It’s time to revise my big picture outlook for gold. I don’t believe gold is entering a new multi-year bear market nor do I think prices will drop to $700. I believe the bull market was merely suspended and lower prices should be bought. There is a massive financial storm on the horizon, and gold will benefit greatly in the years to come.
The Economy Strengthened:
Between the 2018 tax cuts and the federal budget increase, the US economy gained nearly 2-trillion dollars in stimulus. That’s a lot of money. In comparison, it took the same amount (about 2-trillion) to arrest the 2008 financial crisis. Trump’s efforts extended the business cycle and postponed golds bull market.
As I stated in the “Trump Effect” article, the economy was rolling over into a recession in 2016. Smart money saw this and gold responded. Prices rallied over $300 by July 2016 (see chart below). The major turning point arrived after the 2016 election. Trump won, and big money immediately dumped gold and jumped into stocks. Precious metals hesitated in 2017 as the outlook for the economy remained unclear. The tax cuts and jobs act was signed into law December 22nd, 2017 and the massive stimulus package gained traction this year. The economy shifted back to modest growth and risk-on with consumer discretionary stocks leading the way.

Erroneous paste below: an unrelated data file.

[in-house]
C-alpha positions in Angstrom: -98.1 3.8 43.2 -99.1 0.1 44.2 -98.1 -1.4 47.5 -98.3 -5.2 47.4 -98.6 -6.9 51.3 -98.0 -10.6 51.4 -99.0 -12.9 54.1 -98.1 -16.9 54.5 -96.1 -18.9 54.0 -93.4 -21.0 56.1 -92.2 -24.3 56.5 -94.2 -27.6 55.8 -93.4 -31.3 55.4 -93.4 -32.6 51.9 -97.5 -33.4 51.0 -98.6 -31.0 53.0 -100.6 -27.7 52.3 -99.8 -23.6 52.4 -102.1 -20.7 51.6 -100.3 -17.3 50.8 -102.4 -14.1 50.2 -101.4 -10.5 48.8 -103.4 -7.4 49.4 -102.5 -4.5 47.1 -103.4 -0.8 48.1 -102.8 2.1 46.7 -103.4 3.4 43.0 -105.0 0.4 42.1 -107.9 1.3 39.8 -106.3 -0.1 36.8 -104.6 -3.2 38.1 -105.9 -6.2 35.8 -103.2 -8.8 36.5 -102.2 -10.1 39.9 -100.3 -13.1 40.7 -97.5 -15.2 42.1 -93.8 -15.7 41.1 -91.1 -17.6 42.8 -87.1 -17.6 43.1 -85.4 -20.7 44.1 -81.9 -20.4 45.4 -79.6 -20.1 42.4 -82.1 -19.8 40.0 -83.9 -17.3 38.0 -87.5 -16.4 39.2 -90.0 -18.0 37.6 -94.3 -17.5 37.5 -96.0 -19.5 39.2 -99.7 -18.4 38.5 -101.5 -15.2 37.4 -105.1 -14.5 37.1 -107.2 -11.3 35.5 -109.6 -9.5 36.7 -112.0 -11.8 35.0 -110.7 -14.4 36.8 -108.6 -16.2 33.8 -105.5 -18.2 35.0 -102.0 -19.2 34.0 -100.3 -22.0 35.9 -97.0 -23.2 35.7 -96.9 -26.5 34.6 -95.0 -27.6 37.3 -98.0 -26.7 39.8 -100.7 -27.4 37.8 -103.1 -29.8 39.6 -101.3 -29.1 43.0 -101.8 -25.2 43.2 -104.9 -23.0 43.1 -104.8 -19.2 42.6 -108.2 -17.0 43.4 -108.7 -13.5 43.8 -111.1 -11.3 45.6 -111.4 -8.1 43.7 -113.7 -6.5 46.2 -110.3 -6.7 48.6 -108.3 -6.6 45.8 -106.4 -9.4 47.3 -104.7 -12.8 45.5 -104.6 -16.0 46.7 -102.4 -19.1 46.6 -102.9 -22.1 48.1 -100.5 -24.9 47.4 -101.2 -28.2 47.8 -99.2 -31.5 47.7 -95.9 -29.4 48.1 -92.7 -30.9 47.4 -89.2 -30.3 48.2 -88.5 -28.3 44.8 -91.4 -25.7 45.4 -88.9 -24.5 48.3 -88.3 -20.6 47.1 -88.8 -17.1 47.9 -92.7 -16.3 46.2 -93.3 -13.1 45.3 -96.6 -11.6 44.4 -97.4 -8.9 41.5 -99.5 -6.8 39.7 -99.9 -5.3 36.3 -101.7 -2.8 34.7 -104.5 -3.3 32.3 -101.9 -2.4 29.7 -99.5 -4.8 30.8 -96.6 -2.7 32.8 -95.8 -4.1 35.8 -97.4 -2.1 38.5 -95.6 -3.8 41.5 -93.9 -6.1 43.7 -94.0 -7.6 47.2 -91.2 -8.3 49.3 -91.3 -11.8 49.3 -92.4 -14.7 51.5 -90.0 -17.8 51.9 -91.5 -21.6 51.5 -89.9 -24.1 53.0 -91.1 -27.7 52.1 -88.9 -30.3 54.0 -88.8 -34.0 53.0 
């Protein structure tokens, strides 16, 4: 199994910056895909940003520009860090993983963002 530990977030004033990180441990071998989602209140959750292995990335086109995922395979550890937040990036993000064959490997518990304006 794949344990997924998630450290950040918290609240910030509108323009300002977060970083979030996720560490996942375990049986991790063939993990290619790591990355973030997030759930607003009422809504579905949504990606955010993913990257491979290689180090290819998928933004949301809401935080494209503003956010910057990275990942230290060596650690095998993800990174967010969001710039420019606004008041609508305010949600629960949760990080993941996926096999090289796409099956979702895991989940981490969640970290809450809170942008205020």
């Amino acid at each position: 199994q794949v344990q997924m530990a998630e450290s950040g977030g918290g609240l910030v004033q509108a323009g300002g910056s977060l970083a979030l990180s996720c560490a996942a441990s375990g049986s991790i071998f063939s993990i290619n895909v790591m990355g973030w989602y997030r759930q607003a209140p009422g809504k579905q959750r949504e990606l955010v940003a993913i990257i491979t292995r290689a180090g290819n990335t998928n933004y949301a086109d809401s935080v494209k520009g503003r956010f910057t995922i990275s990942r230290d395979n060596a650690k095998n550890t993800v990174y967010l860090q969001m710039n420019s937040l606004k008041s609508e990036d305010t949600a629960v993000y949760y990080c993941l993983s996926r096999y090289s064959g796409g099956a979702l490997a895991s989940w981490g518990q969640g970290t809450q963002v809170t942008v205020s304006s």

Had Hillary won, the economy would have continued into a recession and gold would be much higher.
So what does this mean for gold investors? The stimulus package postponed an economic recession by a couple of years. However, it will probably make the next downturn much worse. I see the potential for a perfect storm of events that will likely snowball into a massive crisis by 2020/2021. That is when gold will begin to shine.
Domestic And Global Issues That Support Gold
Passive investing is at record levels. Investors simply buy the index and outperform most managed funds. This strategy is distorting stock market gains and valuations. Let me explain, if SPY receives 100 million dollars it distributes that money according to market weight. So without discretion, they put $4,348,817 into Apple, $3,508,018 into Microsoft, $3,147,969 into Amazon and so on. No fund manager worth his salt would be pouring money into Amazon with a P/E ratio at 152. Valuations don’t matter, as long as money keeps pouring into the indexes they have to buy these stocks.